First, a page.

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Posted June 7, 2006

Ecumenism for America’s Hispanic Christians

Father Rausch, SJ
Origins. June 1. Vol. 36. No.3

An Excerpt from the Introduction:

While “the ecumenical climate has changed forever” since Vatican Council II, “hostilities are still strong” between Hispanic Catholics and Hispanic evangelicals and Pentecostals, Jesuit Father Thomas Rausch, T. Marie Chilton Professor of Theology at Loyola Marymount University in Los Angeles, said in a May 9 speech to the meeting of the National Association of Diocesan Ecumenical Officers in San Jose, Calif.

But Rausch also said “the growing Hispanic presence [in America] might just lead to a revitalization of Christian life in the United States.” If the tensions are obvious between these two communities, he said, they “also share a number of values and concerns.” For example, “Hispanic Catholics and evangelical Christians share a similar worldview,” and research suggests that “Latino Catholics and Pentecostals have much more in common politically than is generally recognized.”

It has been suggested that massive level of Hispanic immigration may lead not to a secularization of American religion and culture but to a ‘re-Christianization of American society.”

He cited losses of Catholics to evangelical and Pentecostal communities, but said that despite this — due to high birth rates and immigration – the “actual raw numbers” of Hispanic Catholics have increased.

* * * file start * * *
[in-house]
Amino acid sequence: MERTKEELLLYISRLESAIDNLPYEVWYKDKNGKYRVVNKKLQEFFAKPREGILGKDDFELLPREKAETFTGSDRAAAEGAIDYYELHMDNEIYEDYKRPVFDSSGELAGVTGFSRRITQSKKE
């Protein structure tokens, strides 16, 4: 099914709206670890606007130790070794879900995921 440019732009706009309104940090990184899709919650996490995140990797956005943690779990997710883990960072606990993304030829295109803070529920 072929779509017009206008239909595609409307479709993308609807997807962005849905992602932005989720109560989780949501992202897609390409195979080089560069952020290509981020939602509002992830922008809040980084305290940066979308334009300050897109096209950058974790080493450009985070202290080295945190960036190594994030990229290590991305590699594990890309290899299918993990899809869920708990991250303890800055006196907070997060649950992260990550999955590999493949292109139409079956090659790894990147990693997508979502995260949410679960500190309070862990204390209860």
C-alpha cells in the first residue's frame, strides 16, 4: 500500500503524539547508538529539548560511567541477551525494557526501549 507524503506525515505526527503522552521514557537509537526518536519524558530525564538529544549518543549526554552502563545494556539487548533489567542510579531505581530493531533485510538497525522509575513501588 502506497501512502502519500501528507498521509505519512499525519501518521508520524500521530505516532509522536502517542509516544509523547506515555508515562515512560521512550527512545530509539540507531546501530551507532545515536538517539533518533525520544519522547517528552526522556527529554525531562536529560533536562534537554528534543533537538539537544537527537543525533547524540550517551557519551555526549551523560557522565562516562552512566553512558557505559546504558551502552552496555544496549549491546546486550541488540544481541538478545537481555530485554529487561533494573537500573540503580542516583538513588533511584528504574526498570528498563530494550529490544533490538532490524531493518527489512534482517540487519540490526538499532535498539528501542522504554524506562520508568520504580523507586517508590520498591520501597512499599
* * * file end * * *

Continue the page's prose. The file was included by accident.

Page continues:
“The very energy of the growing Latino community, both Catholic and evangelical/Pentecostal, and the values they share suggest that it would make far more sense for them to work together.” But steps by individuals on both sides are needed “to overcome the inertia resulting from years of estrangement.”

Excerpts from the talk:

“If some find their personal lives transformed, these changes of ecclesial allegiance introduce painful divisions into Hispanic families.”

“There is also some evidence emerging that many Latino Catholics who convert to Pentecostalism later leave and end up not practicing any religion at all.”

“There are many social issues shared by Catholics and evangelical Hispanic Christians that offer opportunities for joint witness. If bishops and church leaders were to join their voices, they could offer an example of evangelical and Roman Catholic leaders working on behalf of their congregations in a united ministry. Unfortunately, this rarely happens.”